Are Custom Parts Worth the Effort?

Recently, my team has begun to construct the scoring robot we think will work for competition. In order to fit everything into our 18″ x 18″ x 18″ frame, we decided to make our own robot frame out of 16 or 22 gauge steel. Many of our new members were puzzled by this, and the new team had not considered it until we suggested that they do so. This made me consider all the advantages that custom parts bring to the table. Tetrix parts are useful and available, and that’s why it’s nice to use them early in the season to create simple parts of the robot and to decide how you want the robot to function. But once you’ve figured that part out, Tetrix parts begin to fall short. For one thing, Tetrix parts are almost exclusively aluminum, which means soft & bendable. This is a nice feature if you intend to drill through it, but if you want moving parts that don’t mesh together, and screws that don’t strip with a little too much tightening, aluminum is not your metal. the other thing that Tetrix parts always have, are pre-made holes that are meant to line up in certain ways. This means that if you wish to use them in a slightly different way than intended, holes may not line up perfectly and drilling may be necessary. This would be ok if the purpose of the object is neither weight nor pressure intensive, but say that it’s a vital part of the scoring mechanics; the lack of structural support may cause the pieces to break overtime. Lastly, Tetrix parts can usually fulfill the same task as custom parts can, if you give them the space and proper construction. The unfortunate thing is that we are limited to an 18″ x 18″ x 18″ build area, and proper construction usually takes time; time we may not have.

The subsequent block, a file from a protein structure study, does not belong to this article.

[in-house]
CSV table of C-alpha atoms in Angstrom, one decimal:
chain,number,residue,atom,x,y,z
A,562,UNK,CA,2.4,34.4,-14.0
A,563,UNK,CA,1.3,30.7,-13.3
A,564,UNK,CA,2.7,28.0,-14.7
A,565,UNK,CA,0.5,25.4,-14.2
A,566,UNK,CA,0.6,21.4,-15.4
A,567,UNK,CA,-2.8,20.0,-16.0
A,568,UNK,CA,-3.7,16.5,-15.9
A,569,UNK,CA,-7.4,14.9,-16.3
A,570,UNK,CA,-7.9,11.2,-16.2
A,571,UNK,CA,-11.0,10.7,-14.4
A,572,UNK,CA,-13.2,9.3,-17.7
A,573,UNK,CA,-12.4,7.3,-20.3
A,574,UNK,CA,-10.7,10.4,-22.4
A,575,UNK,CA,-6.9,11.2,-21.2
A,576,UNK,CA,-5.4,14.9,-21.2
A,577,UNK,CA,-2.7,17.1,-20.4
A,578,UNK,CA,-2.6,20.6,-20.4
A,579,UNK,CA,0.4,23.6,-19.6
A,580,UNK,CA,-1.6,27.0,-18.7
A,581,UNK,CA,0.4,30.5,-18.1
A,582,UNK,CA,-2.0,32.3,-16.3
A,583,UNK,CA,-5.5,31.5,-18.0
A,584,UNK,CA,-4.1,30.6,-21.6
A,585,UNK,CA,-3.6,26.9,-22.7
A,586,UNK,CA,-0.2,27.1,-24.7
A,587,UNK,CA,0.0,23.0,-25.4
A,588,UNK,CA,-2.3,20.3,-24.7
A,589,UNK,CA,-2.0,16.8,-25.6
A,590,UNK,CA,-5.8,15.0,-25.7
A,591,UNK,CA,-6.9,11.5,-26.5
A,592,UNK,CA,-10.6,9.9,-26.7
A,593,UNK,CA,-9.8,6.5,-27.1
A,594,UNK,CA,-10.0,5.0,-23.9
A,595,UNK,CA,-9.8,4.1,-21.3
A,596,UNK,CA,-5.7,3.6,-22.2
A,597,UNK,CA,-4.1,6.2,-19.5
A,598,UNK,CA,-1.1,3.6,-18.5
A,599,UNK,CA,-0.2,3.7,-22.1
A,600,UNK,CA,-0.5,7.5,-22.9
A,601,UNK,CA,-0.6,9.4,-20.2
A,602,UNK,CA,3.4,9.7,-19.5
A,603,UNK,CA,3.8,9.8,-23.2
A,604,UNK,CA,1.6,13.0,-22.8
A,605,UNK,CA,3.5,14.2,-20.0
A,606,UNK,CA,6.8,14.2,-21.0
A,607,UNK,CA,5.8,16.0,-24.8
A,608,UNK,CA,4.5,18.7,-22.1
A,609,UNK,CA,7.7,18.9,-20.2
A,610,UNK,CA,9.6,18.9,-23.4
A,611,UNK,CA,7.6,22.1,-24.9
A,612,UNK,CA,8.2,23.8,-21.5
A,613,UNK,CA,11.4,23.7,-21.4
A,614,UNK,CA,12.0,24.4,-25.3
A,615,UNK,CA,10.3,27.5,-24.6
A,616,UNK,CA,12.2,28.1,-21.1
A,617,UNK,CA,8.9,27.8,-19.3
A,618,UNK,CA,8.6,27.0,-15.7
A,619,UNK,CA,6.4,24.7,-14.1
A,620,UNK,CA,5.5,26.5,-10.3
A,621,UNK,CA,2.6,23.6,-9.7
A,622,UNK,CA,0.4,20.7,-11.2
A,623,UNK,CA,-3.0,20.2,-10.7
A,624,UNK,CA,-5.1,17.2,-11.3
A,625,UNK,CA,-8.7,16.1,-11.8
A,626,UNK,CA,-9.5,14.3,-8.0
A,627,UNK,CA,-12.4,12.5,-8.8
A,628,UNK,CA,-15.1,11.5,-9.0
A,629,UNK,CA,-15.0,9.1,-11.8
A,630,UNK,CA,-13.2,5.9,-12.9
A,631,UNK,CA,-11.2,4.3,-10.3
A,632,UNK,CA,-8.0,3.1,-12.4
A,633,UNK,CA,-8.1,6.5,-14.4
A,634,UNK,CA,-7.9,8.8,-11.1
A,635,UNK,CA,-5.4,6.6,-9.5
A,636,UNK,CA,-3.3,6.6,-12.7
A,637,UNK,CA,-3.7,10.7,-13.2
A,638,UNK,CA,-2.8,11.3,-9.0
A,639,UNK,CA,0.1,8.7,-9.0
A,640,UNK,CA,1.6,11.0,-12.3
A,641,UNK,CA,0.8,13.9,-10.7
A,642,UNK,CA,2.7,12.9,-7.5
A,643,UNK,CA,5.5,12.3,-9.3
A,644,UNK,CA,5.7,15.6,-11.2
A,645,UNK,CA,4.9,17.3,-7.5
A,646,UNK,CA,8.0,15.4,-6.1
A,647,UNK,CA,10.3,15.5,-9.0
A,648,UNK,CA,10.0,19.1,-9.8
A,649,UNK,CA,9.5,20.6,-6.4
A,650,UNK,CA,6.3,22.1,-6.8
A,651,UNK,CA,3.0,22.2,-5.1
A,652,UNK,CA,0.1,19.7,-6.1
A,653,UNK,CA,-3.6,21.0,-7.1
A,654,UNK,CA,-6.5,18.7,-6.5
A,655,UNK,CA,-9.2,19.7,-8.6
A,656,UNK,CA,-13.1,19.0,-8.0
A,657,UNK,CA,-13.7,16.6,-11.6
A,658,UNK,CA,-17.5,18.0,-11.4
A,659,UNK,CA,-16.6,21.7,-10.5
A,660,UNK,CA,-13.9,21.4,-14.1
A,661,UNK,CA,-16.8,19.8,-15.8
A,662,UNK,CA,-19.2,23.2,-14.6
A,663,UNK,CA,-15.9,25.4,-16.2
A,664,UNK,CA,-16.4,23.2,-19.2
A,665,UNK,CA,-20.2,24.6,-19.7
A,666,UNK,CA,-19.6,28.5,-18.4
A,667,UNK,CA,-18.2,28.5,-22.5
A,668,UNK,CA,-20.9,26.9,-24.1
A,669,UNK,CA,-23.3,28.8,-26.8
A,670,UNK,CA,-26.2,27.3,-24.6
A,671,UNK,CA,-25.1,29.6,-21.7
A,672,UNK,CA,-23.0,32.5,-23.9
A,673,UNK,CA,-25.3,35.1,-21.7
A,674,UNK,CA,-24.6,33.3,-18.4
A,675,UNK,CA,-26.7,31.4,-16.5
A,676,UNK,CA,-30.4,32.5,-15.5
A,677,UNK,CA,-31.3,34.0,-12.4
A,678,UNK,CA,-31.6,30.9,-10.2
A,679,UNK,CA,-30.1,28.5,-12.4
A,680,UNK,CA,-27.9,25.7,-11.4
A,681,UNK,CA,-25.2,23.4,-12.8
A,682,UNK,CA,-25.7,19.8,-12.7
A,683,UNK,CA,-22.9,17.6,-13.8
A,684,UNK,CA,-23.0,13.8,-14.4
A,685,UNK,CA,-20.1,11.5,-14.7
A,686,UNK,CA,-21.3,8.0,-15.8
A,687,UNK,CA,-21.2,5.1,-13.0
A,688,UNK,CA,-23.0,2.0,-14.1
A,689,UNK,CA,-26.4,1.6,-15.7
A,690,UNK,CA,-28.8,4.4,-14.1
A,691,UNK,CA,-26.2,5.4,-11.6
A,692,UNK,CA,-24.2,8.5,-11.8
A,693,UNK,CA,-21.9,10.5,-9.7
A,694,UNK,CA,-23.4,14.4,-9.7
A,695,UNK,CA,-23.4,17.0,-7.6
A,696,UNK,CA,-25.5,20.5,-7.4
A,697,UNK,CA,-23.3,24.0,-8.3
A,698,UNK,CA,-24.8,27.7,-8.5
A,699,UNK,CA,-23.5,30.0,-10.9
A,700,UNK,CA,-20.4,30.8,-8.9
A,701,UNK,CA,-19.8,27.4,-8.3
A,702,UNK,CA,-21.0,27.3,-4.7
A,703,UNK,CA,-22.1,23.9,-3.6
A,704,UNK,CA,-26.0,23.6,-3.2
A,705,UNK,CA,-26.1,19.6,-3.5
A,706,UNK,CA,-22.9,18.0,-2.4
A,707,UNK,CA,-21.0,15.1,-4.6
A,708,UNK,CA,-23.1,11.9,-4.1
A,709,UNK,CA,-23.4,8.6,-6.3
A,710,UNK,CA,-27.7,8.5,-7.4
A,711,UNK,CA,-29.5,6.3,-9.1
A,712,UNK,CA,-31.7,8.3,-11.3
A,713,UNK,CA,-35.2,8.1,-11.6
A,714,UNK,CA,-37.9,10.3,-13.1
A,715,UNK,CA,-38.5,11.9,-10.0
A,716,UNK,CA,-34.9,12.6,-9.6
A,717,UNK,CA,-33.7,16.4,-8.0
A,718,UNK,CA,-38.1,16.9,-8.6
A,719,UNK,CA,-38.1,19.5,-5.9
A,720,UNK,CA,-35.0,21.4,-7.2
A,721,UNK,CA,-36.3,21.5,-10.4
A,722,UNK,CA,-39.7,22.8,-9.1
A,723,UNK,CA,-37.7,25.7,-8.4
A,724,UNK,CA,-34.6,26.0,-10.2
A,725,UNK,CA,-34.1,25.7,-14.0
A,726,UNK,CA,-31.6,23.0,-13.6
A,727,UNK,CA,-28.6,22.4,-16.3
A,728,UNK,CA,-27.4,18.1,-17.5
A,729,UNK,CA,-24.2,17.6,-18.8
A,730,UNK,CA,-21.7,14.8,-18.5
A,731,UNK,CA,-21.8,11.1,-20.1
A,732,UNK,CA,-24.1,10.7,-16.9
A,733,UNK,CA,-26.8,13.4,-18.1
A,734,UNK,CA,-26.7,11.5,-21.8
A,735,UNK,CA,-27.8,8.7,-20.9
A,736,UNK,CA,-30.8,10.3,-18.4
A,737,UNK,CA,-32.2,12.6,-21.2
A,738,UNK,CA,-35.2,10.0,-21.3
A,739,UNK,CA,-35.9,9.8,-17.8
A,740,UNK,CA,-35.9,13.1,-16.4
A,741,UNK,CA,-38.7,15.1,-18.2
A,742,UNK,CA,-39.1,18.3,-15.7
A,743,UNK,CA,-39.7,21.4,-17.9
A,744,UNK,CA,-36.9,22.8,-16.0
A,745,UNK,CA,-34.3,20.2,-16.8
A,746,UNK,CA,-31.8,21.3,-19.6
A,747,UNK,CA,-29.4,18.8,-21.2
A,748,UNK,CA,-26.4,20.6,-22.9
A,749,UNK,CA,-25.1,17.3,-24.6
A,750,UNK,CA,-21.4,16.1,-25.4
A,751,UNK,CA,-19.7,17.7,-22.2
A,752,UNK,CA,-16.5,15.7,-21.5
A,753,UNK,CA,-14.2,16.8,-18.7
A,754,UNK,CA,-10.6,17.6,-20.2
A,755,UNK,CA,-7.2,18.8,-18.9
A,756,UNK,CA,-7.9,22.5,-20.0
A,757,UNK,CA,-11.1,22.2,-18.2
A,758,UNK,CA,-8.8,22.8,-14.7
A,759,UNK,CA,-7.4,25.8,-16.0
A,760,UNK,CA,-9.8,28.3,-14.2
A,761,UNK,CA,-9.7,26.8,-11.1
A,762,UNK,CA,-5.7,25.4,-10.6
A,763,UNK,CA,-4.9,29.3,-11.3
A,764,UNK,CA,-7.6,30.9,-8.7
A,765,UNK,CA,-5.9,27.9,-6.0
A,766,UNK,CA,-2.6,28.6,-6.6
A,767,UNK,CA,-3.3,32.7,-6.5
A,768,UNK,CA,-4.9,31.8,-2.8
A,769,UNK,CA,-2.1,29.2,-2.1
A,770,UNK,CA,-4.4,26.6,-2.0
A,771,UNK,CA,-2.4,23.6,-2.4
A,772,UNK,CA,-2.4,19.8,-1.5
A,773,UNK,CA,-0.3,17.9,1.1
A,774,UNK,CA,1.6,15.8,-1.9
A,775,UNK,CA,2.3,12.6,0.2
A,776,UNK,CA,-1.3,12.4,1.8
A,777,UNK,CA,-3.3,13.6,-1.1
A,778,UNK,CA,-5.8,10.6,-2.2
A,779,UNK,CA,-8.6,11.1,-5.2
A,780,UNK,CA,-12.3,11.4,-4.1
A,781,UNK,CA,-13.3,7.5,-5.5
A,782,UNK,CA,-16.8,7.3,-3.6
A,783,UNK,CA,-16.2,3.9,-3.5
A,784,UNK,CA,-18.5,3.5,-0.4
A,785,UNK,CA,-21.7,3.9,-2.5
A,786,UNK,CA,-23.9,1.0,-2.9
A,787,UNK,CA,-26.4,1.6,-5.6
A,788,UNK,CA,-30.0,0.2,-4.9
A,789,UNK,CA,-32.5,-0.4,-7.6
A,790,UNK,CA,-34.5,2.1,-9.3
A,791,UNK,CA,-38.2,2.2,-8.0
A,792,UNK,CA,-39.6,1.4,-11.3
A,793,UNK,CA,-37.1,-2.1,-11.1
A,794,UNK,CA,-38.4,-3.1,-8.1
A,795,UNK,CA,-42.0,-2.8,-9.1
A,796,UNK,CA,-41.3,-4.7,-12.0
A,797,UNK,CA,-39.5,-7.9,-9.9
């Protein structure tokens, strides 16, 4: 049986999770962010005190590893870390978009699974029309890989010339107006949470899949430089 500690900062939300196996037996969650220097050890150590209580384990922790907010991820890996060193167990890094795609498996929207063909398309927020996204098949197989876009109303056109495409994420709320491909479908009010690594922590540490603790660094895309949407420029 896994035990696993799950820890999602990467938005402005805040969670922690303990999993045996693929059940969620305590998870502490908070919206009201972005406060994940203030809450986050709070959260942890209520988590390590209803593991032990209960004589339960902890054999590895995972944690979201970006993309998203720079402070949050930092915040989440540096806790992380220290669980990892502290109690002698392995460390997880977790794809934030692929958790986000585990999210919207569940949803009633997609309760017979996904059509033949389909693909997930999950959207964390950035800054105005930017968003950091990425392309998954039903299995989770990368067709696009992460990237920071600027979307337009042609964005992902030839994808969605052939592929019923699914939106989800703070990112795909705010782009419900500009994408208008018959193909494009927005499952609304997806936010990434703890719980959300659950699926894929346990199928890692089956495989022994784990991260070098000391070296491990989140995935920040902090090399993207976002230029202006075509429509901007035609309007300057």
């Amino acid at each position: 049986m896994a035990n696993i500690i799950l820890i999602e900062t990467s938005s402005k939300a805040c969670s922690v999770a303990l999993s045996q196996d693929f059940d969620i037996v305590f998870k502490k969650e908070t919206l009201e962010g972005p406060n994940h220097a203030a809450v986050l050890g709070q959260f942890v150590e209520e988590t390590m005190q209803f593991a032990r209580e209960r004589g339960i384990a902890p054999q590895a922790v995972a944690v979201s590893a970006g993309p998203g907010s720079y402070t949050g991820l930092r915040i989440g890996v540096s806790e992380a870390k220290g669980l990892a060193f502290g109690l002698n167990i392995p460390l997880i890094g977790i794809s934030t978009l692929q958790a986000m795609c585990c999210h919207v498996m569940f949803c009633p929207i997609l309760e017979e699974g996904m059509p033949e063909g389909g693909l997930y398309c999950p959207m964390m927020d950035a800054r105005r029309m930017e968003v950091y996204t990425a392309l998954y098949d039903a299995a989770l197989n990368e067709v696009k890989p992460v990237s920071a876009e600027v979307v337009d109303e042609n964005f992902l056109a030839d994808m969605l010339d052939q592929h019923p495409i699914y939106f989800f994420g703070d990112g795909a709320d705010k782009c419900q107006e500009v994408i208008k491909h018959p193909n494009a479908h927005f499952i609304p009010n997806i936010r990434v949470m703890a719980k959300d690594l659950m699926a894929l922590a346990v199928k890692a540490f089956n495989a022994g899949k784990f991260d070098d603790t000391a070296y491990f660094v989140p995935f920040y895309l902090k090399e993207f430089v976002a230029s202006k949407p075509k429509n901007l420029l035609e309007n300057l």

This is where custom parts excel. Custom parts are not usually that much more expensive when compared to Tetrix pieces (this is not a credit to custom parts, but a detriment to Tetrix). We find this to be especially true because we can get sheet metal shaped into parts for a bare minimum of expense at a local engineering company. Most parts that are made custom are made out of Steel, Lexan polycarbonate, or ABS plastic (depending on their function). Steel solves all the problems one would find with Tetrix parts but can be heavy if it is too thick or if the object is larger. Lexan polycarbonate is a Plexiglas-like material that is almost impossible to break and easier to shape than steel (can be shaped with a heat gun). ABS plastic is very similar to Plexiglas, but given that it is traditionally used in 3D printers, the small size of parts makes them more susceptible to breaking. Don’t let this deter you though, ABS is a strong plastic and 3D printed parts are truly the prodigal apex of custom parts.
Right now, we’re designing a steel box to house the motor controls, battery, and wires of the robot, as well as provide a platform for our arm design and to protect the wheels from other robots, and field obstacles. We think that this can all be done with one continuous piece of steel, of whichever gauge we decide on. On top of this box, the extendable arm will be made of 1″ square aluminum pipes and drawer slides. This should be better than using pre-made Tetrix pieces, because the pipes will be more structurally sound (fewer unneeded holes). I feel that as time progresses, we will continue to use more custom parts and a wider variety of build materials. I’m particularly excited to design parts from our pending 3D printer, which should make smaller parts easier to make. I hope to provide the first pictures of our base robot soon, with our custom materials in place.

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